I am a defendant in a civil suit and they denied the motion for judgement because of this
First, the present motion is based in significant part on plaintiff’s request for judicial
notice but plaintiff’s request must be denied because it fails to comply with CRC Rule
3.1306(c) in that plaintiff failed to attach copies of the documents for which judicial
notice is sought.
Second, even if plaintiff’s request for judicial notice were otherwise proper in form,
judicial notice of the identified documents would be limited to their existence and would
not extend to their contents. (See, e.g., Steed v. Department of Consumer Affairs
(2012) 204 Cal.App.4th 112, 120-121; Bach v. McNelis (1989) 207 Cal.App.3d 852,
865 [“There exists a mistakennotion that this means taking judicial notice of the existence of facts asserted in every document of a court file, including pleadings and affidavits. … A court may take judicial notice of the existence of each document in a court file, but can only take judicial notice of the truth of facts asserted in documents such as orders, findings of fact and conclusions of law, and judgments.” (Emphasis added).])
This is related to your other question. It really doesn't matter to your case since you won the motion. Not every document that the Court was referred to contained information that the court was obliged to consider as a fact or an admission. That's the main reason you won the motion and will be going to trial, where you may win or may lose.
The above is general legal and business analysis. It is not "legal advise" but analysis, and different lawyers may analyse this matter differently, especially if there are additional facts not reflected in the question. I am not your attorney until retained by a written retainer agreement signed by both of us. I am only licensed in California. See also avvo.com terms and conditions item 9, incorporated as if it was reprinted here.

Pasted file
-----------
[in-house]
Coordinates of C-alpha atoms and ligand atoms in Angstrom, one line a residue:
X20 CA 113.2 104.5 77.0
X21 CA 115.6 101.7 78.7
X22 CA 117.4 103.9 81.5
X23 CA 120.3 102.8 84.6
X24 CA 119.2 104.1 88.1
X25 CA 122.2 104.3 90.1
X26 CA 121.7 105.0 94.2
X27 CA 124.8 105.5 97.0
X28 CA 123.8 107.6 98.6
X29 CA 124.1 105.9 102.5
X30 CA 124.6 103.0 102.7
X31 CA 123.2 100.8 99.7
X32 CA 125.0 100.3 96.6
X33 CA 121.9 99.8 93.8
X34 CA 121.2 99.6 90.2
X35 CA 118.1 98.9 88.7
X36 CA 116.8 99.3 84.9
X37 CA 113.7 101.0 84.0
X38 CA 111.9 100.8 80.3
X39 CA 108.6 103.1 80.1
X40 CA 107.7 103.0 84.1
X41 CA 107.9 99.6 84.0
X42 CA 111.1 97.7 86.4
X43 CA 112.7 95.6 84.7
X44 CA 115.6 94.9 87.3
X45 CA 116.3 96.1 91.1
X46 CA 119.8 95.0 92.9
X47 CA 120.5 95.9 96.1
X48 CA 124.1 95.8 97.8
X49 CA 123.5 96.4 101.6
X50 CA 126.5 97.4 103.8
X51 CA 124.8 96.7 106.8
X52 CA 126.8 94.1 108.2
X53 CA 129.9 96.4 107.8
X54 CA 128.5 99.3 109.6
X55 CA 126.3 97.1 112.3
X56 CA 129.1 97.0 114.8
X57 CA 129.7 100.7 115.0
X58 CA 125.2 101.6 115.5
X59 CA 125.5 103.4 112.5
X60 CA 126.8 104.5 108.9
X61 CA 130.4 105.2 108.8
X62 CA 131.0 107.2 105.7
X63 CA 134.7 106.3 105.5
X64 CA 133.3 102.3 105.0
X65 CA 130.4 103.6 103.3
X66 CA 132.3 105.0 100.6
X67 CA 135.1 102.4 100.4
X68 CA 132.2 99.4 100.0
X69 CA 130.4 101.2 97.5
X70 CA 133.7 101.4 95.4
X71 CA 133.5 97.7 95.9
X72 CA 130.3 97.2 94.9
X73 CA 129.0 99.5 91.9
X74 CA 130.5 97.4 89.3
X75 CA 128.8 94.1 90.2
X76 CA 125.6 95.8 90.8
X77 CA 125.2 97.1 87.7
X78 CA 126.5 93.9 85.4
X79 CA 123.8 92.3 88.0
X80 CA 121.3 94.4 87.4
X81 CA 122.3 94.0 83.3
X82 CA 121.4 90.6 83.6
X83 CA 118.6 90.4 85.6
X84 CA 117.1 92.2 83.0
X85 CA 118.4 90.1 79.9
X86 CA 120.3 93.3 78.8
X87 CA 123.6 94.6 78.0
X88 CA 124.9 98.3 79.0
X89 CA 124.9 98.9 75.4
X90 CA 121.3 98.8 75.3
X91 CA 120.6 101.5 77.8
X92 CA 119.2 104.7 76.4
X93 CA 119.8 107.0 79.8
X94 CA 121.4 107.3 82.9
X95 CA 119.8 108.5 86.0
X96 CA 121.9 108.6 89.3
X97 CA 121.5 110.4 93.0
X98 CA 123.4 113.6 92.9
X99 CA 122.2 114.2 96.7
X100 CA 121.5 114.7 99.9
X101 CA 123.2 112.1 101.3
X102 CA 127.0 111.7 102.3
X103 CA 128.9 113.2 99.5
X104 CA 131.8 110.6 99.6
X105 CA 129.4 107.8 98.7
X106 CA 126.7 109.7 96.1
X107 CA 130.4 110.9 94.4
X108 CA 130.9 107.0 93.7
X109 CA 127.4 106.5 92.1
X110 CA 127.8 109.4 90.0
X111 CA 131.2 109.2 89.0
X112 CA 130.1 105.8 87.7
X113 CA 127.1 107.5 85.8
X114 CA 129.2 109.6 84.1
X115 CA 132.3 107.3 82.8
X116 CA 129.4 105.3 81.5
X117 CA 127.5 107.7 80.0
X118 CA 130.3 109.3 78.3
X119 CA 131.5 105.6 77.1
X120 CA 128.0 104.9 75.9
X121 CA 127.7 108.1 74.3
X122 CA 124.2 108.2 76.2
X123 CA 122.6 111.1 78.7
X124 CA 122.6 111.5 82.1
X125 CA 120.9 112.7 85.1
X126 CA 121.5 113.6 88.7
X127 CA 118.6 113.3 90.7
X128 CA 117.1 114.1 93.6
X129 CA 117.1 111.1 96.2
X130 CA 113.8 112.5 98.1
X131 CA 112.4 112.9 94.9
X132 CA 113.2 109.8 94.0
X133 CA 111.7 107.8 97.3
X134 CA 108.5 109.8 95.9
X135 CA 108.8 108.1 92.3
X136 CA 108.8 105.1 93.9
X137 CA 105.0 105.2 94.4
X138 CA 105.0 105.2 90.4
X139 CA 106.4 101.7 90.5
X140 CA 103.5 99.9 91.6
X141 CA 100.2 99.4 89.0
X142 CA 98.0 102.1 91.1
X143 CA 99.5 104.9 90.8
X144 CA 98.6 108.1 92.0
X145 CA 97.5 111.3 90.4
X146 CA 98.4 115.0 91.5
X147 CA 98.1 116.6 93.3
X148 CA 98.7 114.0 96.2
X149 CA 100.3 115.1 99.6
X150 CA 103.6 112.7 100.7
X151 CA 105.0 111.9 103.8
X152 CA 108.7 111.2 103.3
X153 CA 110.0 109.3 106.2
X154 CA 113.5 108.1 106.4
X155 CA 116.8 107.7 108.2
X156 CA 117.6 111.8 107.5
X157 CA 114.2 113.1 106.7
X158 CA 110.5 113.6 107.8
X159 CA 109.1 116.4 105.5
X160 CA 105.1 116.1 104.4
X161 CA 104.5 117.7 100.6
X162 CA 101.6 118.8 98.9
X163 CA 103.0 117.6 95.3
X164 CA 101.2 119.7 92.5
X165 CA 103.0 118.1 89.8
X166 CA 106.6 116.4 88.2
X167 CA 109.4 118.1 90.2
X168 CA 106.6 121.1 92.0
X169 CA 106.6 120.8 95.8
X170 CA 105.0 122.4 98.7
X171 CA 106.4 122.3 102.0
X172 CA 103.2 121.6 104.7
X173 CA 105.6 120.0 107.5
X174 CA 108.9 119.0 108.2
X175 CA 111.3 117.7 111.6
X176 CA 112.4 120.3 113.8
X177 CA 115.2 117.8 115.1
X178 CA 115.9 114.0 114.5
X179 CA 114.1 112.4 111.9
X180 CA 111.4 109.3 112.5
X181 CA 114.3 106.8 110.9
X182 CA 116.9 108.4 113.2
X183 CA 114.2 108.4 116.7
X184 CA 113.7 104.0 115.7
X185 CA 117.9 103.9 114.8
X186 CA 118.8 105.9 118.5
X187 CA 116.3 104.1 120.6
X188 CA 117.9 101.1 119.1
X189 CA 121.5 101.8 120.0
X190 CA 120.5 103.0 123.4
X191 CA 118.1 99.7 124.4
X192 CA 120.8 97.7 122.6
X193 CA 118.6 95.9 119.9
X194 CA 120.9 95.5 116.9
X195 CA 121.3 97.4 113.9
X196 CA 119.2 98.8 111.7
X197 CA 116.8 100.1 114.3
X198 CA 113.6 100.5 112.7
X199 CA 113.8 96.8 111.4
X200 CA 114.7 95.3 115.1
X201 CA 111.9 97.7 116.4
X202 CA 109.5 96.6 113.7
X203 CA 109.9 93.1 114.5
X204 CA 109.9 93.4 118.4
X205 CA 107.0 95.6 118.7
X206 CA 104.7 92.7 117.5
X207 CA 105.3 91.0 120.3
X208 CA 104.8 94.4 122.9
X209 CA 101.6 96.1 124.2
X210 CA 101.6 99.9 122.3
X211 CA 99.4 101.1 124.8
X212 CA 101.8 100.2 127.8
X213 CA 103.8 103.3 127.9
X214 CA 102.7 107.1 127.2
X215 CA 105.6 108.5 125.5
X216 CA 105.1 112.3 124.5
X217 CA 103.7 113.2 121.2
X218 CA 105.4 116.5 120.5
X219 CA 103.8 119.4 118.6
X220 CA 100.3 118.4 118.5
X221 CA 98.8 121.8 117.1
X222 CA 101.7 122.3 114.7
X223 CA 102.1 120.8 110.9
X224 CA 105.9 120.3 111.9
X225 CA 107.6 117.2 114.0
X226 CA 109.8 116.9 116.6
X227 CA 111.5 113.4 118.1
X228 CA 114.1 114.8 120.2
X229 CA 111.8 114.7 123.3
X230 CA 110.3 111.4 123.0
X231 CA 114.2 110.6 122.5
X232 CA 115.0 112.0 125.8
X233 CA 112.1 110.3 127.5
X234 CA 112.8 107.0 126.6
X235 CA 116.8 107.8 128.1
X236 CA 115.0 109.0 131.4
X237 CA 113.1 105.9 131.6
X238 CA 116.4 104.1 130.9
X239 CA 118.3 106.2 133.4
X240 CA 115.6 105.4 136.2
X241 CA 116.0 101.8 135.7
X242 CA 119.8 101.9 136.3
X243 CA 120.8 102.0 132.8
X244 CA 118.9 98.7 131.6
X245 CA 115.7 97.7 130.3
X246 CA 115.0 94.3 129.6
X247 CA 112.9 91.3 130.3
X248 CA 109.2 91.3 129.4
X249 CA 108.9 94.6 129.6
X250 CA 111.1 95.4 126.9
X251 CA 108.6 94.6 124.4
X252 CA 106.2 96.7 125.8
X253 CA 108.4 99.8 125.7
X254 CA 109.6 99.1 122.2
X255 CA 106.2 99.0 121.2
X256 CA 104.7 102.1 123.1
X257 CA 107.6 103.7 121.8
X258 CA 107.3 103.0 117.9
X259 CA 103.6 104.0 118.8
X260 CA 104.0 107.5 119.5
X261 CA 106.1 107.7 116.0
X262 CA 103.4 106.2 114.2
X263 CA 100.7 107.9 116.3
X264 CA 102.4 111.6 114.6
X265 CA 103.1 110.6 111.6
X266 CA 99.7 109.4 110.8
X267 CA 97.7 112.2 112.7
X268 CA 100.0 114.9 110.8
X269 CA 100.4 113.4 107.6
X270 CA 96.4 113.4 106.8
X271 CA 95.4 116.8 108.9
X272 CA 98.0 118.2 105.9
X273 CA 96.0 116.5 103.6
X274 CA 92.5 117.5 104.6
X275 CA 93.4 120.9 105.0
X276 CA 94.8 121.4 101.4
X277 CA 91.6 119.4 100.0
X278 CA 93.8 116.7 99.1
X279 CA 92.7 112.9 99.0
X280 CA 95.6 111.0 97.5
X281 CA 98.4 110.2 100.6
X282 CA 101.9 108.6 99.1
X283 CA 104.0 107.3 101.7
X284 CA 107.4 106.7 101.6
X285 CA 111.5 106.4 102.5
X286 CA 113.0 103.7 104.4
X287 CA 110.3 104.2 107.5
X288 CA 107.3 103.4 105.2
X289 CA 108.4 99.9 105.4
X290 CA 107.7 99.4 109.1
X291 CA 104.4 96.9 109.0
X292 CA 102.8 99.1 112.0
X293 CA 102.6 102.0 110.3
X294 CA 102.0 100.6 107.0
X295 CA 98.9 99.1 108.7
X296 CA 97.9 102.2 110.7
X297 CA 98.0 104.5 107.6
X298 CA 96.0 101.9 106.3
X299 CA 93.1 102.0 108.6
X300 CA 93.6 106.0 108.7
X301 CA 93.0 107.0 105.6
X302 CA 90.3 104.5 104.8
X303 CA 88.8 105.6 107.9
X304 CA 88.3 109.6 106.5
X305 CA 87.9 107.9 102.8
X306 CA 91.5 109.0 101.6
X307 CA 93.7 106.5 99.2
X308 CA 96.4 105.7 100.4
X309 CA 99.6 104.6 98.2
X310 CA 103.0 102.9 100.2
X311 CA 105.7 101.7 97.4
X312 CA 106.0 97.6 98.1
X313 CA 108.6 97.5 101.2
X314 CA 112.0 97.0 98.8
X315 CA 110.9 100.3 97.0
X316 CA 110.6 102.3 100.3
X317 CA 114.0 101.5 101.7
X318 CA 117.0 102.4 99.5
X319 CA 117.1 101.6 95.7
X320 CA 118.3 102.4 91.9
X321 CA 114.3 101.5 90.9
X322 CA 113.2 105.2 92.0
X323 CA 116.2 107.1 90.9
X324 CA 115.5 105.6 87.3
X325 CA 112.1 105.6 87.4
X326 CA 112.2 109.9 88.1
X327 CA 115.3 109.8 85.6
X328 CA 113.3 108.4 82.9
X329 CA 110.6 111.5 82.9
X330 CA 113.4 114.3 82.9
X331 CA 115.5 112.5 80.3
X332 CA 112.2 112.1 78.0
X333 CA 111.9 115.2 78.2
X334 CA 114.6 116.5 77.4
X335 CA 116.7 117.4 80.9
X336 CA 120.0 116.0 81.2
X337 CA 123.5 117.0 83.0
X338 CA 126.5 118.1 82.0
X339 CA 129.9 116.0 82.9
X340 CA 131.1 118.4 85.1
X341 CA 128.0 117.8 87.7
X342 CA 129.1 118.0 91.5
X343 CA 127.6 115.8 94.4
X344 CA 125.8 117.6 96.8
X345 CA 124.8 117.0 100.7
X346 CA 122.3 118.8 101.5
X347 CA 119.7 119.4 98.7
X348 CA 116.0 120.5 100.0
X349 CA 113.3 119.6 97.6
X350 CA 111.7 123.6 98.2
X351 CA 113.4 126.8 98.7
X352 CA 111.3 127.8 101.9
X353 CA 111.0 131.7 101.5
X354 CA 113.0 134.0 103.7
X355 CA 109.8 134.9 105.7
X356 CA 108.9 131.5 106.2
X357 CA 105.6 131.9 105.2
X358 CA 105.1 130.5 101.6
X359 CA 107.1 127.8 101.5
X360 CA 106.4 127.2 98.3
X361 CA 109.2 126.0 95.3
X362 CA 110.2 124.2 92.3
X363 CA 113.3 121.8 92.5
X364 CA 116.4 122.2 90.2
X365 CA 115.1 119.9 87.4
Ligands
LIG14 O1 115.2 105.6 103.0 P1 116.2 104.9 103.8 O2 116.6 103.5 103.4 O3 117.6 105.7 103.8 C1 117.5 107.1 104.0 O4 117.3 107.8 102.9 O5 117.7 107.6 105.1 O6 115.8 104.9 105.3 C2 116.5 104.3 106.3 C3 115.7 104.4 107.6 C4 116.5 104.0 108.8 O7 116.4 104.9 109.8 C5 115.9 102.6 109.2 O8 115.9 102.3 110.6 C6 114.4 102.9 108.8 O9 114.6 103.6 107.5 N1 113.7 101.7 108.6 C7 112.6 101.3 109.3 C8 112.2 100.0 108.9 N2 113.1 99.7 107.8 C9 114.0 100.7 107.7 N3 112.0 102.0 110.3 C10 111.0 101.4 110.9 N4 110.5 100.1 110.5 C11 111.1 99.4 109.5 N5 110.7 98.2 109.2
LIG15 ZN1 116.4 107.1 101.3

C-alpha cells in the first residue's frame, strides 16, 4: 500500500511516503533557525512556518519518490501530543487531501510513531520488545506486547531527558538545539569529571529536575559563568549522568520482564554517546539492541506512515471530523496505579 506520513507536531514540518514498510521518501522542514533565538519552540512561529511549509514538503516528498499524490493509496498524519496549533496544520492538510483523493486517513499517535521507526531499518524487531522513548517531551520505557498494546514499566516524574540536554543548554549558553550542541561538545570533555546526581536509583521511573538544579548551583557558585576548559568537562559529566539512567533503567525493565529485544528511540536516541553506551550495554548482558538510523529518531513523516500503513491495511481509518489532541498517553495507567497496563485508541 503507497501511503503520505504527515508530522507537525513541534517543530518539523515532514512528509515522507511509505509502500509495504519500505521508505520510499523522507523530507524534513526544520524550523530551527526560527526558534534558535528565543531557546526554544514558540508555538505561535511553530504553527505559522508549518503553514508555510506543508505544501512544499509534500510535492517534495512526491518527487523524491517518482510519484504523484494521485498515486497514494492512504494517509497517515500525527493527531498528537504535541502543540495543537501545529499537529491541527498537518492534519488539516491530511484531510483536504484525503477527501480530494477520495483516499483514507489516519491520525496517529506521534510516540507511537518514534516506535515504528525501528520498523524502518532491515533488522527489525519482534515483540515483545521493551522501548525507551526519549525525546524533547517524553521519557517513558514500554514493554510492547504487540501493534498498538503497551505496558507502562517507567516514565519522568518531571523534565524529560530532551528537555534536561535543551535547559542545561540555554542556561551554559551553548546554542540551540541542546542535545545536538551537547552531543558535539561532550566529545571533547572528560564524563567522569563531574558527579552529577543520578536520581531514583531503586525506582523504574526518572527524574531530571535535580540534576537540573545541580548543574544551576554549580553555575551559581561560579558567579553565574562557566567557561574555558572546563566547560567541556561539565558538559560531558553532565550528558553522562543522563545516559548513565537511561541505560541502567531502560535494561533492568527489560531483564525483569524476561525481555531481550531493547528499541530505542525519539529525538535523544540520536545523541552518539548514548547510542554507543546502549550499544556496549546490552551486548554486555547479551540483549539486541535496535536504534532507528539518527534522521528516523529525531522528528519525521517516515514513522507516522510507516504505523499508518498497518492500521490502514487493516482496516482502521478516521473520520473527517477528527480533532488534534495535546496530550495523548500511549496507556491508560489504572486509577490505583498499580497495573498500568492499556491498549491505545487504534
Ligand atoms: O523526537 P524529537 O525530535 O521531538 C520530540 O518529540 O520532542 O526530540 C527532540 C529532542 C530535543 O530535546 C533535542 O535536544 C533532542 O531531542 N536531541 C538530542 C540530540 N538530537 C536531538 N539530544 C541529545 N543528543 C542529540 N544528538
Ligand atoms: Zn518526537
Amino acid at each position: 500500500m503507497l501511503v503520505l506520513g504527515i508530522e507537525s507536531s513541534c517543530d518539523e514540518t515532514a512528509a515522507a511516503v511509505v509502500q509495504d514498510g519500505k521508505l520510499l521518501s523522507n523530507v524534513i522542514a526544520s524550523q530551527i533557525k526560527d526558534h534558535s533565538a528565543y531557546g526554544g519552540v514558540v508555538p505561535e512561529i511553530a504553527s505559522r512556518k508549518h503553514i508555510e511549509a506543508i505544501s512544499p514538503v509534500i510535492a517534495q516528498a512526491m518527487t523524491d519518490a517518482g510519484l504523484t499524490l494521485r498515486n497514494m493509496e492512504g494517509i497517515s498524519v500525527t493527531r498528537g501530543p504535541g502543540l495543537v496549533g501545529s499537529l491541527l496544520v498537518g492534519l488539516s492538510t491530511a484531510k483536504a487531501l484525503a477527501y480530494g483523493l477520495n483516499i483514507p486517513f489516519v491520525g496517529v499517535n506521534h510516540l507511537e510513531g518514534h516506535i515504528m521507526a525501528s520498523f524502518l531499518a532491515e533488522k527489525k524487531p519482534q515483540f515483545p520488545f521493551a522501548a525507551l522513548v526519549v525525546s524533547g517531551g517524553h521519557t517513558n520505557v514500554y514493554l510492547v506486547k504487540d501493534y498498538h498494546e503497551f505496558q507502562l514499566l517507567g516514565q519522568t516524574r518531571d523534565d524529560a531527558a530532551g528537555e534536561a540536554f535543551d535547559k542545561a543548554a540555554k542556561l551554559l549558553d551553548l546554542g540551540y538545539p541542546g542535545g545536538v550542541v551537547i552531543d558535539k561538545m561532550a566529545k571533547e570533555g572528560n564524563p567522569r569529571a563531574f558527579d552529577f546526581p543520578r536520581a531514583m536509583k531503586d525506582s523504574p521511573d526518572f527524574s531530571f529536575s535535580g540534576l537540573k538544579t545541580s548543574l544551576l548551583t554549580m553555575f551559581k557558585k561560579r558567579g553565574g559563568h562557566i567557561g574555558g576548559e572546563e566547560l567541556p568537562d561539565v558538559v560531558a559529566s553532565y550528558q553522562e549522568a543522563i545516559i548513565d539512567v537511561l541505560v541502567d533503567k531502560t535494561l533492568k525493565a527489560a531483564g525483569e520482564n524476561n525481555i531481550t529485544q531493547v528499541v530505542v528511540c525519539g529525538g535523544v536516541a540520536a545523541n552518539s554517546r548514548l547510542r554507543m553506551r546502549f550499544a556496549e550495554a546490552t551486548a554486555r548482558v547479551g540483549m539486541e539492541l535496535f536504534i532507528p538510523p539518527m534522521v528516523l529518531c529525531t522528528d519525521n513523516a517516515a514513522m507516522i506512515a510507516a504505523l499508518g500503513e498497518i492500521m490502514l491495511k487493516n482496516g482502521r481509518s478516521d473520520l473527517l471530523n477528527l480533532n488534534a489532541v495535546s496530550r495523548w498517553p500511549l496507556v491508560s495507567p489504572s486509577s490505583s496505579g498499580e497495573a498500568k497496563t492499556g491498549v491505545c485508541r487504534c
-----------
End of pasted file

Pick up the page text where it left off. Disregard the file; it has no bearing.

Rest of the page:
Judicial notice is an alternative method for the court to consider evidence which is for the most part not disputed. The court may take judicial notice of the contents of a court file and in some circumstances the truth of facts asserted in orders and findings. The court may not take judicial notice of the truth of hearsay statements in decisions and court files and may not take notice of allegations in declarations.
In California, judicial notice covered under California Evidence Code sections 450 through 460. Evidence Code section 450 provides that judicial notice may not be taken of any matter unless authorized or required by law.
Mandatory judicial notice is set forth under Evidence Code section 451, which provides as follows:
"Judicial notice shall be taken of the following:
(a) The decisional, constitutional, and public statutory law of
this state and of the United States and the provisions of any charter
described in Section 3, 4, or 5 of Article XI of the California
(b) Any matter made a subject of judicial notice by Section
11343.6, 11344.6, or 18576 of the Government Code or by Section 1507
of Title 44 of the United States Code.
(c) Rules of professional conduct for members of the bar adopted